City Council: No Tubes for You!
Tubing, 24-hour bike trails, and zoning on this week's agenda
Seeing as how it's Austin City Limits Weekend II: The Shakedown, there's no City Council meeting this week – the next one is Thursday, Oct. 17. The early, draft agenda is relatively brief (only 80 Items as of Wednesday), although a few things generally shake out of the bushes by the Friday posting deadline. And as always, a few contentious matters were kicked down the road from previous sessions – Council actually adjourned before 9pm last week, in part because a few of the thorniest questions were postponed.
Or perhaps everyone was just bummed out by Austin Water Utility Director Greg Meszaros' grim briefing on the continuing drought, on the cusp of becoming the Worst Texas Drought Ever – next to the apocalypse, zoning disputes have a way of shrinking in significance. (For more on the drought report, see "Point Austin," p.10.)
What promises consternation this week? Well, listed on "consent" are a few items that don't sound all that consensual. Council is poised to approve an ordinance that will formally end tubing on the eastern end of the Colorado – on a public safety and natural preservation argument, although everybody knows it's because the River Bluff NA got all hot and bothered over the summer crowds at East Side Tubes. No doubt by coincidence, there are also a handful of items dealing with "urban farm" regulations – some loosening, some tightening restrictions on city agriculture, another Eastside controversy. On that score, the Statesman has gone hyperbolic and hyper-ventilating about potential "slaughterhouses" in residential neighborhoods (because homeowners should never know where there food comes from) – and it's a safe bet that somebody will pull both these items from consent for heated discussion – and perhaps a few tuneless renditions of "Ol' Man River" followed by "Old MacDonald Had a Farm ..."
Also returning is the proposal from Council Member Kathie Tovo and Mayor Lee Leffingwell to end the 24-hour bike trails, due to the cut in police overtime for patrols. Council split on whether the patrols were even necessary, and that discussion resumes next week. Also déjà vu is whether to extend the Downtown Density Bonus Program into the Rainey Street neighborhood; last week's split vote to change the affordable housing regulations to require developer contributions only for additional building height might have an effect on this outcome as well.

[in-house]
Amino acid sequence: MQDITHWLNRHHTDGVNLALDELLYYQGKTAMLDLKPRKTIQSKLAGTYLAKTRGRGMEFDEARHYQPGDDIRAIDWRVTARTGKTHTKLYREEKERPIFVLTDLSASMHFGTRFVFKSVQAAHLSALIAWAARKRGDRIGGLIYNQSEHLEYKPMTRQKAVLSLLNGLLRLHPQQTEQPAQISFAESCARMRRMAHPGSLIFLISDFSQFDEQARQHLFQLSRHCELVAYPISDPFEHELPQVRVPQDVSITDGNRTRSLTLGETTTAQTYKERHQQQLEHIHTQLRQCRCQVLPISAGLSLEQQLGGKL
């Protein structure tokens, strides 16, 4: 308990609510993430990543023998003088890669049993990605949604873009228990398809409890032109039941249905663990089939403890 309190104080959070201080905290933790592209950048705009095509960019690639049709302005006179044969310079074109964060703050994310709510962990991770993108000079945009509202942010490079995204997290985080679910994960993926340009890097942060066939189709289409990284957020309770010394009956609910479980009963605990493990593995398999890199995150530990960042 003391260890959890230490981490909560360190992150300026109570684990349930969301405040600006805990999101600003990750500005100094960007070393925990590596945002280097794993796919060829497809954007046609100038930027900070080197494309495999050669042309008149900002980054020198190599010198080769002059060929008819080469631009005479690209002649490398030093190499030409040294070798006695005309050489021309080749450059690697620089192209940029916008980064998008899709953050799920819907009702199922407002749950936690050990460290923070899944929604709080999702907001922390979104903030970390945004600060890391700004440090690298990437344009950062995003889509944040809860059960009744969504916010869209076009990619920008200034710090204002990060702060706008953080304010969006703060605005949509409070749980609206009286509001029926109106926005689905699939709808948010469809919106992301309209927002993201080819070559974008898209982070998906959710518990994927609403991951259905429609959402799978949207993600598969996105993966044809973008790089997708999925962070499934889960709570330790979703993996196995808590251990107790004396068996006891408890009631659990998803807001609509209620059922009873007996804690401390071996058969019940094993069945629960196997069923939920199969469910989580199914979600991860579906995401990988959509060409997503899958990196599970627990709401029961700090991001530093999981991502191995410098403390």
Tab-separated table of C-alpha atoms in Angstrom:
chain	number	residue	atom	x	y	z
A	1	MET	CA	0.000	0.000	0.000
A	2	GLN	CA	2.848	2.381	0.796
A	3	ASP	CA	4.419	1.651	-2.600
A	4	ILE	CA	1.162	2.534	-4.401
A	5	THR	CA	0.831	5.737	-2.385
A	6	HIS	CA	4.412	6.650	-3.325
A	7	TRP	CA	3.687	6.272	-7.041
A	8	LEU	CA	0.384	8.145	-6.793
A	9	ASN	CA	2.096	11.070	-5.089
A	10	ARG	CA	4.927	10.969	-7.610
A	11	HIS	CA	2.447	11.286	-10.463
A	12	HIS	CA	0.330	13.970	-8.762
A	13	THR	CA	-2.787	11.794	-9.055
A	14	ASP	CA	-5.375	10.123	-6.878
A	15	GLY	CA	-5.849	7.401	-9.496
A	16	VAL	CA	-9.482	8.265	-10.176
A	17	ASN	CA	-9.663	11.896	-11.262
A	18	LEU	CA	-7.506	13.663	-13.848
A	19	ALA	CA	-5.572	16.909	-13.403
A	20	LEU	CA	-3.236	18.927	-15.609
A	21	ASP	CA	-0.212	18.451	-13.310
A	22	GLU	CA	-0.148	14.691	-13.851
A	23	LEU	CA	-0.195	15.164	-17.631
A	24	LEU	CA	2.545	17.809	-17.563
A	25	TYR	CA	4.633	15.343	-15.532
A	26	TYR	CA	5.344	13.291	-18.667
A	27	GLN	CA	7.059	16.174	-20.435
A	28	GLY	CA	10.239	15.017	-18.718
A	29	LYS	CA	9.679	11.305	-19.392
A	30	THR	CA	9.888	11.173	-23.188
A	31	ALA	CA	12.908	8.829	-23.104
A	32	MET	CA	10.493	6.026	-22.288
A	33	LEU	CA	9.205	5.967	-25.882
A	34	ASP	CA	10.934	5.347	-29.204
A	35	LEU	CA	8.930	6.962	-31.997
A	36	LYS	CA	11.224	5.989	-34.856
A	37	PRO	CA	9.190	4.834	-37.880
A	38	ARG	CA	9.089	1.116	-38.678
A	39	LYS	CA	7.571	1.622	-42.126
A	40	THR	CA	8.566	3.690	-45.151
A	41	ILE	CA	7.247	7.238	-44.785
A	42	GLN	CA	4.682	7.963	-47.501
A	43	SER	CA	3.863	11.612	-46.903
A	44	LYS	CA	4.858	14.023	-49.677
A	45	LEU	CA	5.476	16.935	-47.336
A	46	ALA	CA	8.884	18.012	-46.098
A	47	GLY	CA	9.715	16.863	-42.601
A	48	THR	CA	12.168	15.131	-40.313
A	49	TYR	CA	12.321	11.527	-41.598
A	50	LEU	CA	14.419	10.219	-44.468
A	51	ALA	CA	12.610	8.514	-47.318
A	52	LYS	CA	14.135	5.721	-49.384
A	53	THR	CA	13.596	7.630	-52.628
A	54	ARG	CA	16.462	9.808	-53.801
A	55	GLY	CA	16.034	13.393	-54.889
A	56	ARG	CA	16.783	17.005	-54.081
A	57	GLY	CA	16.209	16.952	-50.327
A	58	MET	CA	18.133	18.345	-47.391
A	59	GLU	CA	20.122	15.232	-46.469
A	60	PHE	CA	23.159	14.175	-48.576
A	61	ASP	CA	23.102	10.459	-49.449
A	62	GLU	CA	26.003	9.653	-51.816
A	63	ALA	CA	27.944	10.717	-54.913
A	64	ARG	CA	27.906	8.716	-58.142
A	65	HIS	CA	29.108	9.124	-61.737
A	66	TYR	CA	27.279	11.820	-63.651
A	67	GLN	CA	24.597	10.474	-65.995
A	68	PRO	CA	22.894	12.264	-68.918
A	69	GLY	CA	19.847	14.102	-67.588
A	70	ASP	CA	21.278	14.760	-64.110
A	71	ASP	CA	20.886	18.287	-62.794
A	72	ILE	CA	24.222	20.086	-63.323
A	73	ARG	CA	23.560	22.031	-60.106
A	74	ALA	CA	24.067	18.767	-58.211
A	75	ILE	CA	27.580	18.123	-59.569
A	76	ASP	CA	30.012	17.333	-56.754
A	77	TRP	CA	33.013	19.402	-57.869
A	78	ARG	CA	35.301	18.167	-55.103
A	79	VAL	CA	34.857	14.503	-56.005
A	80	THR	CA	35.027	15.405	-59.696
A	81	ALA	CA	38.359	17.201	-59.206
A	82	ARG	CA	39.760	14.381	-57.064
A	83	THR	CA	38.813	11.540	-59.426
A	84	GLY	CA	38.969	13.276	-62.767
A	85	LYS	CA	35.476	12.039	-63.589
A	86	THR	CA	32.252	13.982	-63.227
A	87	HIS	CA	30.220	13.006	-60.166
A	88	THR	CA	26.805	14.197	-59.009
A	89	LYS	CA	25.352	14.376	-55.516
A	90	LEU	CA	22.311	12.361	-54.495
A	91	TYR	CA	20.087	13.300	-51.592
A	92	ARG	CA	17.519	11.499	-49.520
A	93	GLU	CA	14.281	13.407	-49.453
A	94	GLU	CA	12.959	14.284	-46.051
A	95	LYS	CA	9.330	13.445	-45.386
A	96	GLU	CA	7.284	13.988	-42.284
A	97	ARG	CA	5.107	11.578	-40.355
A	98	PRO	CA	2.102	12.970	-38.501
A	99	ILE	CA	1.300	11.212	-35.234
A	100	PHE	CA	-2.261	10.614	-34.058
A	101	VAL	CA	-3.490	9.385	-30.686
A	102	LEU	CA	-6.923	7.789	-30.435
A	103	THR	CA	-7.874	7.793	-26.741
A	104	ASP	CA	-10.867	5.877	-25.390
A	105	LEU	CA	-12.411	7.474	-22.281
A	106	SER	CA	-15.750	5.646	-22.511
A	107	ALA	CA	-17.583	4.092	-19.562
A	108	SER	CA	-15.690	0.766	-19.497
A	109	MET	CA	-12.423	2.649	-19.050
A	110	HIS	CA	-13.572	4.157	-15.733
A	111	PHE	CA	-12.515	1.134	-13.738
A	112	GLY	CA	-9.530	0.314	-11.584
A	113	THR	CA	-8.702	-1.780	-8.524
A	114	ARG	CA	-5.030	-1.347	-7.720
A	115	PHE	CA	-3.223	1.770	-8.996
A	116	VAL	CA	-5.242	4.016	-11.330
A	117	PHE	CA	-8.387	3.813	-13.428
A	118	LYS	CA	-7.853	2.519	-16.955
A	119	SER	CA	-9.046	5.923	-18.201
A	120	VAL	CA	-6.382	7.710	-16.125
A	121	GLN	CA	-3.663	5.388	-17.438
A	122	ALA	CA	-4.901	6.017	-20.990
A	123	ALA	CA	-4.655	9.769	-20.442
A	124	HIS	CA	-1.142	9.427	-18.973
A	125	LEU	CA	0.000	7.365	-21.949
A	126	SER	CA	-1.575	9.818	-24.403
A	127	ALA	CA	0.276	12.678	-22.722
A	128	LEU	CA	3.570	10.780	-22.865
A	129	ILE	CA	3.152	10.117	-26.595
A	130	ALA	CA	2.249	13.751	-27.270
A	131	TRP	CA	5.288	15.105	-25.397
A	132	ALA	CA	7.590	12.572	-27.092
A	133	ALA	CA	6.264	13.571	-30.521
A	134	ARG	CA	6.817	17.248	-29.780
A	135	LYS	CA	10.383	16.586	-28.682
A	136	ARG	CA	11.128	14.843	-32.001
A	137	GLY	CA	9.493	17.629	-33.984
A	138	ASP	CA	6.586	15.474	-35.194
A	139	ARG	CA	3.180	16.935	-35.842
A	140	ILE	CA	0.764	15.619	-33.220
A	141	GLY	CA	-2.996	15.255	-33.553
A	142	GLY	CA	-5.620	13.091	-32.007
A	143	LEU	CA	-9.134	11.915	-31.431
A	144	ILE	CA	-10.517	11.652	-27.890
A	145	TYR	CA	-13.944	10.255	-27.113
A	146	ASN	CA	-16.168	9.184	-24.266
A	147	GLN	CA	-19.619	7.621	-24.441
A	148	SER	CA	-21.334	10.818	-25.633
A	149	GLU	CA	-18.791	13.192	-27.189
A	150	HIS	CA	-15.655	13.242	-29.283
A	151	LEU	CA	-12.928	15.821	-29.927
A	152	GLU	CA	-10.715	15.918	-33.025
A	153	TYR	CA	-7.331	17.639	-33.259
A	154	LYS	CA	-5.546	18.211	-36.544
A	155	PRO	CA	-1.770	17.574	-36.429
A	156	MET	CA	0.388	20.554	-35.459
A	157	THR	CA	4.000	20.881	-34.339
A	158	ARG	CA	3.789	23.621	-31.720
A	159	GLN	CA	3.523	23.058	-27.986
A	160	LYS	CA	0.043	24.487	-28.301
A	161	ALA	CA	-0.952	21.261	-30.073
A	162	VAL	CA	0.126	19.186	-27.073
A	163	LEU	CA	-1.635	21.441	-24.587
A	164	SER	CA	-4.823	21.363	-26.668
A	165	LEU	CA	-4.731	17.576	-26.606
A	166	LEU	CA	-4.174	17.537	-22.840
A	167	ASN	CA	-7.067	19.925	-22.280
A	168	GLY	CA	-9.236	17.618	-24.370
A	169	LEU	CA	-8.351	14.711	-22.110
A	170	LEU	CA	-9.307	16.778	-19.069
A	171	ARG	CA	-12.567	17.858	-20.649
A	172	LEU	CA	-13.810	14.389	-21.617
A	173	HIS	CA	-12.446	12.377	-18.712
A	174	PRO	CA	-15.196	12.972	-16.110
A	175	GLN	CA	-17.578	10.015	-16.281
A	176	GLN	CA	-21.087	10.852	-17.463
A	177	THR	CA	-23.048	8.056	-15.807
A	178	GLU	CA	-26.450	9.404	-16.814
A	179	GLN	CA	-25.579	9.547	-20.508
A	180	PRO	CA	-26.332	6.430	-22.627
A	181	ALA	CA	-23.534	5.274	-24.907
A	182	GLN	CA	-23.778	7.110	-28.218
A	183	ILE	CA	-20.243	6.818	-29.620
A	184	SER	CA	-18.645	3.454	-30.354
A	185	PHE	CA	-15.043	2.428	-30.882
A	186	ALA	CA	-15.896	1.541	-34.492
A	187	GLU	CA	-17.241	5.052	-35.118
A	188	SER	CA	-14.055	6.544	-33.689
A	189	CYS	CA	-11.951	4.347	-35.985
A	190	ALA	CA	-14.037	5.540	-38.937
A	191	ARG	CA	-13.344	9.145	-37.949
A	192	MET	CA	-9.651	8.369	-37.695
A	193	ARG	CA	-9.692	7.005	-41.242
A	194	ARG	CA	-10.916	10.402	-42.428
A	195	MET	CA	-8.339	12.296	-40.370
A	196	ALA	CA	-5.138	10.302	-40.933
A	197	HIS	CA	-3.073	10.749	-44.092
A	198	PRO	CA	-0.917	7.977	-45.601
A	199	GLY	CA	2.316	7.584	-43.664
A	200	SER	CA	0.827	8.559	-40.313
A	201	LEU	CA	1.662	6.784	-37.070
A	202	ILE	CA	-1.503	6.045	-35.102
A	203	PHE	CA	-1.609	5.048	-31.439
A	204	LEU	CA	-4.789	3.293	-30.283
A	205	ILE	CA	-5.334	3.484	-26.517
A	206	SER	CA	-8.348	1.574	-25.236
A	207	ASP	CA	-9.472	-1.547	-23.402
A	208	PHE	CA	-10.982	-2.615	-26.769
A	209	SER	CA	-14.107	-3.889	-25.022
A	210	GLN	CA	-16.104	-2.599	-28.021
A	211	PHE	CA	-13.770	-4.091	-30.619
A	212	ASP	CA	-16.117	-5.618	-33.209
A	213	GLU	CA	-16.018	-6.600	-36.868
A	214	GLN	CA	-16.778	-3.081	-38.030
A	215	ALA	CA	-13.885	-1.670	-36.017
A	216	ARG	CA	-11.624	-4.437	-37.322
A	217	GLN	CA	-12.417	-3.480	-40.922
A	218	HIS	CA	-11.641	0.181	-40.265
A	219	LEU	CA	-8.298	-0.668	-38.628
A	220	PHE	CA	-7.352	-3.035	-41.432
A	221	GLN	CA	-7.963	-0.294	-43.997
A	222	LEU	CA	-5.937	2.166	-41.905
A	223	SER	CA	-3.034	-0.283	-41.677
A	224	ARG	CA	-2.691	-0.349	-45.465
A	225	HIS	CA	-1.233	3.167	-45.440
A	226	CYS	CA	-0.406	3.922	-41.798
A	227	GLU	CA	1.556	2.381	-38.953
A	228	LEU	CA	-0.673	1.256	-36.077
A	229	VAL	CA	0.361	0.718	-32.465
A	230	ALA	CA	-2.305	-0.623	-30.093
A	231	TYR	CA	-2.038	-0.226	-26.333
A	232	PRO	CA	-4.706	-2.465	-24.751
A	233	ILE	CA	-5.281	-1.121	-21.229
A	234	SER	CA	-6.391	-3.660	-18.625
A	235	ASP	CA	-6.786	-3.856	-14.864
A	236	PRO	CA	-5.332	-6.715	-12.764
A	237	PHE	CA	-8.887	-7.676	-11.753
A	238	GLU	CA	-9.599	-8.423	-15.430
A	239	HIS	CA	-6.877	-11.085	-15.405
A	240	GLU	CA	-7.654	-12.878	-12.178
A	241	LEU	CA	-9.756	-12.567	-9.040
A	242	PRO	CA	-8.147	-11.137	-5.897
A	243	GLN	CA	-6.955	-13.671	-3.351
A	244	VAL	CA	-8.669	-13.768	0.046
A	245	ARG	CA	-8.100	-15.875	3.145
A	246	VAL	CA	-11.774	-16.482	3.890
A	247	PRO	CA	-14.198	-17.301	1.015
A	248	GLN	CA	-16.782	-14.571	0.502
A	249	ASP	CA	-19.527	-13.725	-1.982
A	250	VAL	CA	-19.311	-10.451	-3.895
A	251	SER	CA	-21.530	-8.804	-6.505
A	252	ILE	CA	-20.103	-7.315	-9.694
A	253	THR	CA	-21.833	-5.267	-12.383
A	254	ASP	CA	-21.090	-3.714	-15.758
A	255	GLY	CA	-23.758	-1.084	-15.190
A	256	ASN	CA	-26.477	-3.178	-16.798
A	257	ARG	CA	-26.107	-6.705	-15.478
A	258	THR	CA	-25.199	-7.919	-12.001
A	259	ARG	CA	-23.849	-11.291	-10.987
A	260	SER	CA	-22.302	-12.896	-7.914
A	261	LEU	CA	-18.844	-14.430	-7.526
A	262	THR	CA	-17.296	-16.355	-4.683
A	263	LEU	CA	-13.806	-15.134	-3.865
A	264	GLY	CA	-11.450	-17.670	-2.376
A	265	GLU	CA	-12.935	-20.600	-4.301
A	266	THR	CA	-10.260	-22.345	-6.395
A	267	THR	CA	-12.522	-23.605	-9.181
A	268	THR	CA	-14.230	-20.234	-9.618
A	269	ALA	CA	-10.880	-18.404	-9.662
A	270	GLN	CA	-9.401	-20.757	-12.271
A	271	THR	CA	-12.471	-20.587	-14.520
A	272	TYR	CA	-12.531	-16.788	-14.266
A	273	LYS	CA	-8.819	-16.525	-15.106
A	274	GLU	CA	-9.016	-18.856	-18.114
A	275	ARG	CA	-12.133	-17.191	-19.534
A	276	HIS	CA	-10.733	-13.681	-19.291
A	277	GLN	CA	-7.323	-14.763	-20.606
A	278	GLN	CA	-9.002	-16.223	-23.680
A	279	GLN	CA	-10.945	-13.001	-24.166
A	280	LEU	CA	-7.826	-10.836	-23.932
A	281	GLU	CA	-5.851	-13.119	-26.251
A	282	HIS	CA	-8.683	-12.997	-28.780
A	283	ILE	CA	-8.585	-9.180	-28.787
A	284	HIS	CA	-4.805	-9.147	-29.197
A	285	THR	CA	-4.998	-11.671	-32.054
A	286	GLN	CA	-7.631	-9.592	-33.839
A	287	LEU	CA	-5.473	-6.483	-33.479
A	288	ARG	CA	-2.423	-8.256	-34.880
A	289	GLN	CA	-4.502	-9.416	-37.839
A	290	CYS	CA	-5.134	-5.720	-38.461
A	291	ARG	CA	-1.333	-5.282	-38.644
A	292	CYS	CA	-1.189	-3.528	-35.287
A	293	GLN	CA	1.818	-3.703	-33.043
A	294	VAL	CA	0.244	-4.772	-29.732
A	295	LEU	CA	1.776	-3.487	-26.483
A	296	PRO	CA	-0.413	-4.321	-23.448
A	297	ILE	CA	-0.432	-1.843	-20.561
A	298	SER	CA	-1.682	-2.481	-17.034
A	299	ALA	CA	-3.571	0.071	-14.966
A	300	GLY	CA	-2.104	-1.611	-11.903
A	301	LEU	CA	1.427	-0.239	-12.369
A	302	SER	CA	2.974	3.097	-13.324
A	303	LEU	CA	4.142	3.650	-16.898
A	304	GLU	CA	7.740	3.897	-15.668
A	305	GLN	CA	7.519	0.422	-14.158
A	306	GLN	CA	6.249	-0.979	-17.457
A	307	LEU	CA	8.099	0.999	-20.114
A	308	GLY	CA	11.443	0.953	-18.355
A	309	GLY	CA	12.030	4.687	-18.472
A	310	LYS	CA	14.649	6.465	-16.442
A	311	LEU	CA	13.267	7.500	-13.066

Both the South Lamar Taco PUD (5-2) and the Bluff Springs Food Mart (7-0), returning today, have won preliminary zoning approval – the votes are unlikely to change, but there may be additional complaint from the dais or audience, at least about the still-controversial PUD. All in all, there are another 15 zoning hearings on the early agenda, including several bearing valid opposing petitions, so one or another may erupt.
The best early news is the rescheduling of the Hot Texas Swing Band as musical honorees – they missed their chance two weeks ago (presumably for an actually paying gig). They'll be followed, suitably, by a proclamation honoring the 10th anniversary of Austin Lyric Opera Artistic Director Richard Buckley – because that's how we swing, in the Live Music Capital of The World.
News, Austin City Council, Austin Water Utility District, Greg Meszaros, International City / County Management Association, River Bluff Neighborhood Association, East Side Tubes, urban farms, Kathie Tovo, Lee Leffingwell, South Lamar Taco PUD, Downtown Density Bonus Program, Bluff Springs Food Mart